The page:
In 2020, grocery retailers braved the challenges of the early days of the pandemic by going omnichannel, which in itself had some major hurdles. In some cities, entire blocks were cordoned off as “red zones” that could not be accessed by drivers to make grocery deliveries, and route planning solutions had to ensure they bypassed these zones while still being on time.
The expectation was that people would flock back to stores once the pandemic was behind us. In 2022 however, the North American grocery sector is at a curious standpoint. According to research by McKinsey, there was a 50% growth in consumer preference for e-commerce home deliveries this year, and this trend is expected to rise. This raises the pressure on grocery retailers, who now have to deal with high levels of inflation and labor shortages, apart from the already steep costs of last-mile fulfillment. Scaling capacity to meet additional demand during sales and holiday seasons becomes even tougher in this context. There has also been greater awareness among consumers for pursuing sustainability options. The same McKinsey report noted how grocery retail CEOs believe that in 2022, more consumers will opt for more sustainable purchasing choices.
So, how can grocery businesses get past these challenges to keep growing? One way is to adopt efficient last-mile technology solutions. These solutions are highly sophisticated and can provide tangible business growth across the entire fulfillment cycle, including:
Delivering quality customer service. Consumers often bank on the convenience of e-commerce deliveries for urgent tasks such as preparing their next meal or finishing some long-pending chores around the house. Transparency over the status of deliveries signals to the consumers that they matter. It reassures them that their purchases are on their way, and even delights them when they reach their final destination ahead of time. Tracking pages provide this sort of transparency to consumers as they provide turn-by-turn updates on their orders. They also allow consumers to pass on instructions (such as contactless delivery, do not ring the doorbell), seamlessly communicate with drivers, contact businesses for updates over unavoidable delays, and provide feedback to better improve the business.
Digitization to scale up last-mile delivery efficiency. The McKinsey report shared that an estimated 54% of retail functions can be automated for better efficiencies, and it is estimated that around 35% of this potential is likely to be captured by 2030.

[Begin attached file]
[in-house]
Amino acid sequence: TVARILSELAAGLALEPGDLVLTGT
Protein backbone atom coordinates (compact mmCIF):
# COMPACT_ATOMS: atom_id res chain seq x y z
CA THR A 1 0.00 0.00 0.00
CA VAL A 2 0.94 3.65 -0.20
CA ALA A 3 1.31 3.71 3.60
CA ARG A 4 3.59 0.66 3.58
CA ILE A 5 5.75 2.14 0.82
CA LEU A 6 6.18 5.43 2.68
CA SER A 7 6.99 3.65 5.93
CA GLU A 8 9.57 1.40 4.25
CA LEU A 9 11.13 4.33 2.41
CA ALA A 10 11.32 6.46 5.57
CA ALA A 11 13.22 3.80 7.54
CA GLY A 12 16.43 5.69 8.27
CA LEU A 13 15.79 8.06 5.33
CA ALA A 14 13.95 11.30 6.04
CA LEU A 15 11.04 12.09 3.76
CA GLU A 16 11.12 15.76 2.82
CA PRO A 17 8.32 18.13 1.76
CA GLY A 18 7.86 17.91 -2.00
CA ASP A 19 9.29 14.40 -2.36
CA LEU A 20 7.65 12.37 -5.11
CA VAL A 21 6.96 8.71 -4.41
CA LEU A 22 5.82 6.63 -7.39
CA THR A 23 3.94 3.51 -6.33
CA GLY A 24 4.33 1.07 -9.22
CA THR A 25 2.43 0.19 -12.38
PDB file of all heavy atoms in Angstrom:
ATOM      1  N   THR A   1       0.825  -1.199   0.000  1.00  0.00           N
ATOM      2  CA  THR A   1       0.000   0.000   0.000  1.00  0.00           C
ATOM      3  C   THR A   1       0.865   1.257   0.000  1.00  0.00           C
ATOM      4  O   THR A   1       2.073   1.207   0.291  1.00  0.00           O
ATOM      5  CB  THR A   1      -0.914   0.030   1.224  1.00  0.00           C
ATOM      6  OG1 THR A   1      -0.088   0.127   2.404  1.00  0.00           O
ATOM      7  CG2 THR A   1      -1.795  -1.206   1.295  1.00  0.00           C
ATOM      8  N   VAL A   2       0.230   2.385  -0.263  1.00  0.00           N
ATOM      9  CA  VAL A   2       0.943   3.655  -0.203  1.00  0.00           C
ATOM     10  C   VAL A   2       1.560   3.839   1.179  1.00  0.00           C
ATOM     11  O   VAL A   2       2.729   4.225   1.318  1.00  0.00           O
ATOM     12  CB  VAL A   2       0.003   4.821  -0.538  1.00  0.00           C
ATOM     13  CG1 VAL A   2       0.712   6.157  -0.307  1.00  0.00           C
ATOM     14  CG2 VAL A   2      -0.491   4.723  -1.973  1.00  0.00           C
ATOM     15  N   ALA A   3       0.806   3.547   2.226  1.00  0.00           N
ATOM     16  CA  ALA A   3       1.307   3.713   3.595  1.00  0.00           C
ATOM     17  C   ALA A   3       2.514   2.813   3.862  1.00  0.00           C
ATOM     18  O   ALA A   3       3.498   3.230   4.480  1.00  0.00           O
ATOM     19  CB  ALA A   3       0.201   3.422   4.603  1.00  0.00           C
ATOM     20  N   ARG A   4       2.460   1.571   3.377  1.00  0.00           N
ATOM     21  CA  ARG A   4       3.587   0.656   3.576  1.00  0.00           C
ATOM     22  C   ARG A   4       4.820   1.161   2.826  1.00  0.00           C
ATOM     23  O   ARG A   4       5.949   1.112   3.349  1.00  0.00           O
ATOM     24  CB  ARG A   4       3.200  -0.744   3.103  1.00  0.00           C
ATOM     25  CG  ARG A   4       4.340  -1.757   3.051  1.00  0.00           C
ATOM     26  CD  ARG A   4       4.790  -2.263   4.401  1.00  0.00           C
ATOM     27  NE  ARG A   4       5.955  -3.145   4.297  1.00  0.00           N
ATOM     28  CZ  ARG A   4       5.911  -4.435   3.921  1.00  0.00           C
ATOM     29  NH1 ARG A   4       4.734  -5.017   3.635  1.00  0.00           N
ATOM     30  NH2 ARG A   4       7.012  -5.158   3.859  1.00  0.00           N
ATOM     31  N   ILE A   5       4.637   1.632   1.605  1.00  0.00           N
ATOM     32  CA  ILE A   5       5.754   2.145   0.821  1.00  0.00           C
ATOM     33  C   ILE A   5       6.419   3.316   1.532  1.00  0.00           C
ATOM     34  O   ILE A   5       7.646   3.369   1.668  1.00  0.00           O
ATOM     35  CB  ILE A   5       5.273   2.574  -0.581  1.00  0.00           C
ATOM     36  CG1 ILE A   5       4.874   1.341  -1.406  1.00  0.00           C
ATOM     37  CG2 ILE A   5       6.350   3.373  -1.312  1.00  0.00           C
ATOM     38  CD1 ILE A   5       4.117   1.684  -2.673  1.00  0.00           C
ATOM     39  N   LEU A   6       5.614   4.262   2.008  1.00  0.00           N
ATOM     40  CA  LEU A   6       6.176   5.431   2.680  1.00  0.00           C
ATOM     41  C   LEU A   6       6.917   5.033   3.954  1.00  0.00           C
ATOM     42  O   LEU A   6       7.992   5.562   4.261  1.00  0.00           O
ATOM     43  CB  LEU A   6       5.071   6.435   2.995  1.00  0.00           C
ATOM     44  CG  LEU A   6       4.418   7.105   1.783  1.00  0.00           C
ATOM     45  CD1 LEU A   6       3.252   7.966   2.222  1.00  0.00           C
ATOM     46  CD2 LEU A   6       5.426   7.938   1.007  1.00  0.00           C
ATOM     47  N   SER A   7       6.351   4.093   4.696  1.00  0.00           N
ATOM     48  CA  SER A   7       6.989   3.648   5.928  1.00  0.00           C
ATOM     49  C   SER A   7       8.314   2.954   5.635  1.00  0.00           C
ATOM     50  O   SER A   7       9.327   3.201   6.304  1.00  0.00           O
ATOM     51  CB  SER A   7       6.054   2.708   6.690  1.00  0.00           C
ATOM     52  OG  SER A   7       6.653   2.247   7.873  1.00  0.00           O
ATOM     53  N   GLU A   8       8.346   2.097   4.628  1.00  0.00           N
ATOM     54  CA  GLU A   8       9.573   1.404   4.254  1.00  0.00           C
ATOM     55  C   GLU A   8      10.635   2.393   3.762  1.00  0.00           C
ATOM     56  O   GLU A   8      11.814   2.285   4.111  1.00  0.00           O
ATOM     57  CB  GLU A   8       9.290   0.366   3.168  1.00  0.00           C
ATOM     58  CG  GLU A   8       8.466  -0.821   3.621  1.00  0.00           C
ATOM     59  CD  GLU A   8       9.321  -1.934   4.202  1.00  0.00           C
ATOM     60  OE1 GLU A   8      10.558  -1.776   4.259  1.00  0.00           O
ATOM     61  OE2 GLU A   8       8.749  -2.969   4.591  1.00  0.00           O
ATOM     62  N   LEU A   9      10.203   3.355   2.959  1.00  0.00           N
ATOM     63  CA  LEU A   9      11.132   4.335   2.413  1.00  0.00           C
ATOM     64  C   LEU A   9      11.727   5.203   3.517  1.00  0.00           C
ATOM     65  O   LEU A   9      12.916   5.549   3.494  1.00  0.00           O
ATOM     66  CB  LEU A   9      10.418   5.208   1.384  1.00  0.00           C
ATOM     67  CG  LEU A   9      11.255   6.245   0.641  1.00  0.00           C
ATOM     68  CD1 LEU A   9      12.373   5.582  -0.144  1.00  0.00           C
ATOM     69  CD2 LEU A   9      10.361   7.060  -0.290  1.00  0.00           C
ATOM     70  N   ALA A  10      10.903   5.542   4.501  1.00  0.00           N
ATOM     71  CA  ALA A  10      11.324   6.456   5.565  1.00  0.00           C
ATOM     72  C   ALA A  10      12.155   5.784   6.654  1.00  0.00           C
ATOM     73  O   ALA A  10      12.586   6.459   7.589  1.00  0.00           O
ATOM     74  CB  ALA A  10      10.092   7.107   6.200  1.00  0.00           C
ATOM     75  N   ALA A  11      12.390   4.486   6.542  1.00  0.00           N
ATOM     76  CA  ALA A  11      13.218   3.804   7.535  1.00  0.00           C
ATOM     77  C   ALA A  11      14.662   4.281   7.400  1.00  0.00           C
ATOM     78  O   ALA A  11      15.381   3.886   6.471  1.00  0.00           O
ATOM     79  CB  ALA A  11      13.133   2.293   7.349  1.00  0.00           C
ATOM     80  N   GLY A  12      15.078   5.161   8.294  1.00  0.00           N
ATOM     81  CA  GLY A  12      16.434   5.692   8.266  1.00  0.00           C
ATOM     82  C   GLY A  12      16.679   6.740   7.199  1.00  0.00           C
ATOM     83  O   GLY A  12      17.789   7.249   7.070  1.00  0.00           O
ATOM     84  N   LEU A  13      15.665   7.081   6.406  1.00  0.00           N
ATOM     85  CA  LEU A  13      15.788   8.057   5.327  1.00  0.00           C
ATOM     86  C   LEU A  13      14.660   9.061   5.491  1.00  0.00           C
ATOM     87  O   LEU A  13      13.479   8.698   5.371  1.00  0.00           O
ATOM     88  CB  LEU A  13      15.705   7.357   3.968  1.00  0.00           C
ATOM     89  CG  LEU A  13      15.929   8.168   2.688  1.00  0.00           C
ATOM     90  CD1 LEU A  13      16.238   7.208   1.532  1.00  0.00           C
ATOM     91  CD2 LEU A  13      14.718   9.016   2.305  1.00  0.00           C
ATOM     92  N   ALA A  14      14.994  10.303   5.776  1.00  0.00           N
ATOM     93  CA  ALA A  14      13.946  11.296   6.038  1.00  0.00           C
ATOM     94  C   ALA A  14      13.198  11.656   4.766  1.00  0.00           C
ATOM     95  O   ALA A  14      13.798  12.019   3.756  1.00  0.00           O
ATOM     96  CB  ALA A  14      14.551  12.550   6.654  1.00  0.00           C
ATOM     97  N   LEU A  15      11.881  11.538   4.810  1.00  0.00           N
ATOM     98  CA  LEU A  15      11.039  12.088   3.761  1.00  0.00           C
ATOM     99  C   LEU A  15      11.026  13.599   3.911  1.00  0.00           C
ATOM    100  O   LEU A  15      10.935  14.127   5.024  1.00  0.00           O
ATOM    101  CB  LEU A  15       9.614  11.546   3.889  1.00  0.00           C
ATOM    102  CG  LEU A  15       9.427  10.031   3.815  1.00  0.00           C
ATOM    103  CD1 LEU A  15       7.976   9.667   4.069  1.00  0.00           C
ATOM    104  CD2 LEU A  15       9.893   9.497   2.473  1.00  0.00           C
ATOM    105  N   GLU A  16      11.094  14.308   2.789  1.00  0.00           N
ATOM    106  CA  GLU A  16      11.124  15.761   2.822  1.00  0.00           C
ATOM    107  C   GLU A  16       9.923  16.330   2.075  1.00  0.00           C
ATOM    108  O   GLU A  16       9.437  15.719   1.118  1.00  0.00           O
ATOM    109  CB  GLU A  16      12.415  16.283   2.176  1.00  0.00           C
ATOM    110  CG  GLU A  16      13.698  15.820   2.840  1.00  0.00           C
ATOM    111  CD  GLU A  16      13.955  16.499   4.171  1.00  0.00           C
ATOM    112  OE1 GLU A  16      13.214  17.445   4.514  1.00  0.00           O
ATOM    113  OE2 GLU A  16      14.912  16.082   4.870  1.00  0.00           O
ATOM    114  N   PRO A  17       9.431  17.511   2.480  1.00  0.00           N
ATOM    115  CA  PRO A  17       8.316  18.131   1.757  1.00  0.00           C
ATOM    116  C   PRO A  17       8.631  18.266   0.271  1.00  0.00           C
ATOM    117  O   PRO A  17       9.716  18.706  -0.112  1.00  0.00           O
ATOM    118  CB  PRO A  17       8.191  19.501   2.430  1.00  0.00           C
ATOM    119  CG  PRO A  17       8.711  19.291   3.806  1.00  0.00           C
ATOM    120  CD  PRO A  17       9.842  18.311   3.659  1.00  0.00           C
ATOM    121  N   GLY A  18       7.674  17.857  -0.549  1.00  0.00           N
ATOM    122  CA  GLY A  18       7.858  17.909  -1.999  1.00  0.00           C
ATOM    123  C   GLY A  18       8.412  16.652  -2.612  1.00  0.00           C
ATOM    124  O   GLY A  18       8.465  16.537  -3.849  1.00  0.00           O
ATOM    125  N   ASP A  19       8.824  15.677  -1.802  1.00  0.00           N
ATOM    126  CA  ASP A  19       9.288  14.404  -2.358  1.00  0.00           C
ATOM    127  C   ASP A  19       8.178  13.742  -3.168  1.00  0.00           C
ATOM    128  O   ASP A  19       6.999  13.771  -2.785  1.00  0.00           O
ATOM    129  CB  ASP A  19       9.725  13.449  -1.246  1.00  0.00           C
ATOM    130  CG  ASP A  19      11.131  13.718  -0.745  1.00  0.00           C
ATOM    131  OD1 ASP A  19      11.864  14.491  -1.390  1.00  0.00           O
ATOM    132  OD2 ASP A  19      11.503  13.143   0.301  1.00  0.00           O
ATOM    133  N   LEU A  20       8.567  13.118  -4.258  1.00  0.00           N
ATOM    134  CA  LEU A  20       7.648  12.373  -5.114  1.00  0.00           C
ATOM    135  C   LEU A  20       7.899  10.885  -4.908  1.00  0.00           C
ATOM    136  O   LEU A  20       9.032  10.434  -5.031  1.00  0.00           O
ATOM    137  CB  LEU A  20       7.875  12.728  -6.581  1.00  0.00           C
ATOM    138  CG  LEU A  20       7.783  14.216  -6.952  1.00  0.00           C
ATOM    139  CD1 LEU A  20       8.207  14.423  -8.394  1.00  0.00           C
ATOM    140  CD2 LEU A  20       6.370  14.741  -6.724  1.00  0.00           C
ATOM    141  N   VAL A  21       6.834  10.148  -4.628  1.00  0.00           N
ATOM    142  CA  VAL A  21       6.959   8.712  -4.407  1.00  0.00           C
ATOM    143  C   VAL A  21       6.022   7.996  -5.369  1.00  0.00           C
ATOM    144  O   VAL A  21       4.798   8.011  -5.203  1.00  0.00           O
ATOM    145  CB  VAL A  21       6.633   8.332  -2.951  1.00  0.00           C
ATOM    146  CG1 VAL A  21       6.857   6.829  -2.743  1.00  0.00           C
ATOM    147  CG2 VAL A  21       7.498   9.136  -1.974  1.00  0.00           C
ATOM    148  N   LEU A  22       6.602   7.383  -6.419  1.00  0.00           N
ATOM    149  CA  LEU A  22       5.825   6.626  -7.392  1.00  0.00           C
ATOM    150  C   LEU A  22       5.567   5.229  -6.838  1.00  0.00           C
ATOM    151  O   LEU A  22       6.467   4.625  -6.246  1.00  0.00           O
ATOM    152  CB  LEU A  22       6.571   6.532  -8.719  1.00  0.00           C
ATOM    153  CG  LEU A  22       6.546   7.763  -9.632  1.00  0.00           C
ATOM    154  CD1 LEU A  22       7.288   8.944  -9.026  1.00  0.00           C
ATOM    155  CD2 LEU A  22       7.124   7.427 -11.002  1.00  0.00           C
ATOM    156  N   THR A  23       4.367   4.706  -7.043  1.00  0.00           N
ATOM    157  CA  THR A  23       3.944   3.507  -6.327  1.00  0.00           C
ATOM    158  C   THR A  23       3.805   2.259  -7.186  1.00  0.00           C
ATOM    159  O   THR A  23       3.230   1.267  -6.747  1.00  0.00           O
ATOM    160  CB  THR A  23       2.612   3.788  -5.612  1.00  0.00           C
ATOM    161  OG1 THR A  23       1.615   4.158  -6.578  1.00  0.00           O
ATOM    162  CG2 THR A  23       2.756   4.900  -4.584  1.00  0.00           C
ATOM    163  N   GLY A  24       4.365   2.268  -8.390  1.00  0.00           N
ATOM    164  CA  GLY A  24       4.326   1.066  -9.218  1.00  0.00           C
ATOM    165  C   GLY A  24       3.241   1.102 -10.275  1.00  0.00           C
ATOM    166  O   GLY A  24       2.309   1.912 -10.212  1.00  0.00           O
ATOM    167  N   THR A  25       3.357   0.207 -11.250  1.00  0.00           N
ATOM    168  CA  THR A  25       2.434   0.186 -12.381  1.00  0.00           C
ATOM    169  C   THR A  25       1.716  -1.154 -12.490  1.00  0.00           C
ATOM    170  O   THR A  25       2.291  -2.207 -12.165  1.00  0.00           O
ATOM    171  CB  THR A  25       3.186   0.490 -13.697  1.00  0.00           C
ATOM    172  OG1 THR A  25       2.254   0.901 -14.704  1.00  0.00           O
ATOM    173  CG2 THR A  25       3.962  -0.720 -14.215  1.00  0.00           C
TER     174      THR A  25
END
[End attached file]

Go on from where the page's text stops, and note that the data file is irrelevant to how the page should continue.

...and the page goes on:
Digitization through order management solutions can automate important processes like order capture and allocation to drivers. They can provide complete visibility on all orders through the entire fulfillment cycle, and even reschedule those that were missed in the first attempt.
Route planning is another repetitive but crucial function that can provide benefits at scale when optimized. To scale up delivery capacities during peak seasons in a short time frame, carrier management solutions enable the hiring of third-party logistics providers based on the competitiveness of delivery charges.
Empowering workers to do more. Route planning solutions take into account hundreds of real-life constraints to create optimal routes for drivers. The optimization of these routes means that drivers require fewer empty miles, which saves on time and fuel, reduces costs, and allows them to take on more deliveries in the same shift. These solutions can reroute drivers in real-time in case drivers encounter unforeseen obstacles like unexpected road closures, sudden bottlenecks, bad weather and others.
Prior to these solutions, on-ground personnel had no visibility and would need to connect with drivers individually for an update. Control Tower solutions allow supervisors to be aware of the progress of all drivers in their fleet in real-time. Automated alerts can notify them of any possible setbacks where they can then step in, if necessary to prevent delays. Such solutions also offer a seamless way to communicate with drivers while still allowing them to keep an eye on the rest of the fleet.
Bring greater sustainability to operations. Route planning solutions are often calibrated to find the optimal route that covers the least distance, which means reduced greenhouse gas emissions (GHGs) from fuel consumption. Over time, the benefits add up, and businesses can keep track of the volume of GHGs sequestered thanks to drivers following optimized routes. While many businesses are leveraging these solutions to offer quick deliveries within the hour, some are presenting consumers with alternative delivery time frames that might be longer, but would mean lower GHGs if clubbed with other orders in the same locality.
Uncovering hidden efficiencies. Fleets produce large volumes of data as they carry out their deliveries. When analyzed by powerful analytics engines, they give out insights into what can be improved and where the next growth opportunities lay. These insights can be readily gathered from intuitive and customizable dashboards and can be used to further improve last-mile delivery capabilities.
When it comes to online grocery fulfillment, the post-purchase consumer experience is as important as quality product selection and competitive prices. If done right, it can mean greater consumer retention. This is all the more important because consumers’ basket sizes are increasing, and the frequency of purchases are decreasing.
By enabling efficiency at scale, bringing sustainability to operations, and powering a consumer-centric approach, last-mile technology solutions can empower this crucial touchpoint in contributing to delightful consumer experiences.